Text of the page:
DETROIT, Mich. (WXYZ) - A Wayne State University researcher is receiving a $3.4M grant for a new health study that focuses on Fibromyalgia. The study is called "Pain and Stress Management for Fibromyalgia."
Mark A. Lumley, Ph.D., professor of psychology in the College of Liberal Arts and Sciences, received a five-year, $3,373,000 grant from the National Institute of Arthritis and Musculoskeletal and Skin Diseases of the National Institutes of Health.
Doctors from the University of Michigan Medical Center and St. John Providence Health System are also contributing to the study.
The study is aimed at finding out whether therapy that focuses on education, symptom management or confronting avoided emotional experiences is the best approach for fibromyalgia.
Fibromyalgia afflicts 2 to 4 percent of U.S. adults, mainly women. Fibromyalgia is marked by widespread muscular pain and tenderness, fatigue, sleep problems and mood disturbance.
The five-year grant will test three competing psychological/behavioral interventions for fibromyalgia: patient education, cognitive behavior therapy and a novel emotional awareness and exposure therapy.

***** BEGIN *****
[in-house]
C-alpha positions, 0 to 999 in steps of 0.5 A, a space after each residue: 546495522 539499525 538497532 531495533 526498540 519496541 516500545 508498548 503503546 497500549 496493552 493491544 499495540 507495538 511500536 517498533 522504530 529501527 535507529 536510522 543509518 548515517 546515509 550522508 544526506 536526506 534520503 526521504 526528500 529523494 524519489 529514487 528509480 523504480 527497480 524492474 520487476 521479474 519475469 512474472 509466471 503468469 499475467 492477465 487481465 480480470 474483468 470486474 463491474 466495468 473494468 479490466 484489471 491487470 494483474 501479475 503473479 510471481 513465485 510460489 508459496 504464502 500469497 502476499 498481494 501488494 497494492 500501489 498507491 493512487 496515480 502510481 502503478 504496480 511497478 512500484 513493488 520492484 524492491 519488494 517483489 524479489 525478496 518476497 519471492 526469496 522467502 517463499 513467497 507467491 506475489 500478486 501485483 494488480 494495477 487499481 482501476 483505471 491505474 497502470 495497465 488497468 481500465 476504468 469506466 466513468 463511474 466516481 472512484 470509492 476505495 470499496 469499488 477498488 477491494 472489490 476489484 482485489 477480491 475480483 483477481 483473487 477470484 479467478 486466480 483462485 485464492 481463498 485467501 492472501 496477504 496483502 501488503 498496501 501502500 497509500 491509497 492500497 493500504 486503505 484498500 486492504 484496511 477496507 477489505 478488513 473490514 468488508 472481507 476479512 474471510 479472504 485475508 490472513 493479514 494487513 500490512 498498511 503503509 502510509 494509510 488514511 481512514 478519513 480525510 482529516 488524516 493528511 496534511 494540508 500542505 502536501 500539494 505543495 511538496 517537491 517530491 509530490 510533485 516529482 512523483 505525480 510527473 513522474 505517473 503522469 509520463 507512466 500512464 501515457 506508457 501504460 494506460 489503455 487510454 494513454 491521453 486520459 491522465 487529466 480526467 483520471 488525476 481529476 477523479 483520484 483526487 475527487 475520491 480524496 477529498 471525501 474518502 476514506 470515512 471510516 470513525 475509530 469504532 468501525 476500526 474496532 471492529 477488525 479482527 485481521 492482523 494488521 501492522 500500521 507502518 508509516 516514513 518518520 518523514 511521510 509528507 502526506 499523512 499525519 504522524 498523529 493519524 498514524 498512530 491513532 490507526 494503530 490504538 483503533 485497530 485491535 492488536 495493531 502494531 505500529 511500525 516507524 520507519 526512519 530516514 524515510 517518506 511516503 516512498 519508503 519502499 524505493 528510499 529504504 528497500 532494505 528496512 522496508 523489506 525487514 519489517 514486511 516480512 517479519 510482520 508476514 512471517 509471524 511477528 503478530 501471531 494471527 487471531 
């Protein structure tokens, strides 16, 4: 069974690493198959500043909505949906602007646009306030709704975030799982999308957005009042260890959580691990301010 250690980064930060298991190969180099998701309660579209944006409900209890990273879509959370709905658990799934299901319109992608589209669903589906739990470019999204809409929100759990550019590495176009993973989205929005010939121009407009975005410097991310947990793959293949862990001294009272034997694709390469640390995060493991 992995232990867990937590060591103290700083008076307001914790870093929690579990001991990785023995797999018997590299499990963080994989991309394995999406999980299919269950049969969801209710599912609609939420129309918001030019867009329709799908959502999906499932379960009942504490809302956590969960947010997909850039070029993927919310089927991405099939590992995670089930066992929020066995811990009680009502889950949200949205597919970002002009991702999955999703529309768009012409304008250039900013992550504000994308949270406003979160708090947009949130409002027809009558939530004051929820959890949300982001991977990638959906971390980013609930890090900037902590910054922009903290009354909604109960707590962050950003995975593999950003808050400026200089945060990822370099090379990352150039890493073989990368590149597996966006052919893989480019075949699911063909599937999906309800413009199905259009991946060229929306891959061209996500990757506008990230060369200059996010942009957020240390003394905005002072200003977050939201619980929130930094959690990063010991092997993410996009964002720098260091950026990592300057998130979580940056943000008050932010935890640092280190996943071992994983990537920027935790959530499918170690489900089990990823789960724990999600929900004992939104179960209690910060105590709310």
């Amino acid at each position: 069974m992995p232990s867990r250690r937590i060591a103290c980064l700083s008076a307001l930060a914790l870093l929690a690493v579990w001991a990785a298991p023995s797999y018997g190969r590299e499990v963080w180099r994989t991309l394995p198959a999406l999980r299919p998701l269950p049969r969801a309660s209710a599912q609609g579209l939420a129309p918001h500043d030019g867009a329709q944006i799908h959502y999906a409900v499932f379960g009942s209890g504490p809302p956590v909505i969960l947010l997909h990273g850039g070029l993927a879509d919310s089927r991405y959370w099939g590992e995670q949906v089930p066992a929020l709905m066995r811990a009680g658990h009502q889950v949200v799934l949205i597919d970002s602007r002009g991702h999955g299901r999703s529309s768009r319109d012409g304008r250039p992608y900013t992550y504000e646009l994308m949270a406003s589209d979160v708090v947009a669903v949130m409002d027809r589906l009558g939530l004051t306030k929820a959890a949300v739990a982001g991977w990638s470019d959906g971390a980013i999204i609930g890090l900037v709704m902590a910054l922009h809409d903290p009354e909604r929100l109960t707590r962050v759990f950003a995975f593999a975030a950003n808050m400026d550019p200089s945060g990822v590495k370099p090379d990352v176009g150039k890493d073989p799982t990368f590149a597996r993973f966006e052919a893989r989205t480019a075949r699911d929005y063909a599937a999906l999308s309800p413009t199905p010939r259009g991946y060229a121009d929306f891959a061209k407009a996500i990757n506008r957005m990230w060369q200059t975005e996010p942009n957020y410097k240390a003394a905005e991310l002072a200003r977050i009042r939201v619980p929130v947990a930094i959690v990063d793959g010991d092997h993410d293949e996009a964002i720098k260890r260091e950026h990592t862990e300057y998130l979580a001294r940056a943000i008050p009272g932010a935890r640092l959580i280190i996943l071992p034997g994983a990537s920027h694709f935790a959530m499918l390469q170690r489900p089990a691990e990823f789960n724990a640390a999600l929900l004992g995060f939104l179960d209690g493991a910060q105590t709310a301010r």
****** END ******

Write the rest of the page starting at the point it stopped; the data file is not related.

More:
Lumley and colleagues have developed and pilot-tested Emotional Exposure Therapy, which focuses on reducing stress by helping people confront emotions that they usually avoid. This is done through techniques such as expressive writing, mindfulness exercises and assertiveness training.
"Research has shown that the brain-and the pain that it generates-are greatly influenced by experiences and how people deal with their thoughts and emotions," Lumley said. "Our goal is to test the effects of helping patients understand their condition, cope with pain or resolve stress."
Recruitment for the study will begin in February 2011. Recruitment will be open to all patients with a diagnosis of Fibromyalgia. For information about participating in the study, contact the project manager at the Detroit/Southfield location at (313) 577-2258 or the Ann Arbor location at (866) 288-0046.
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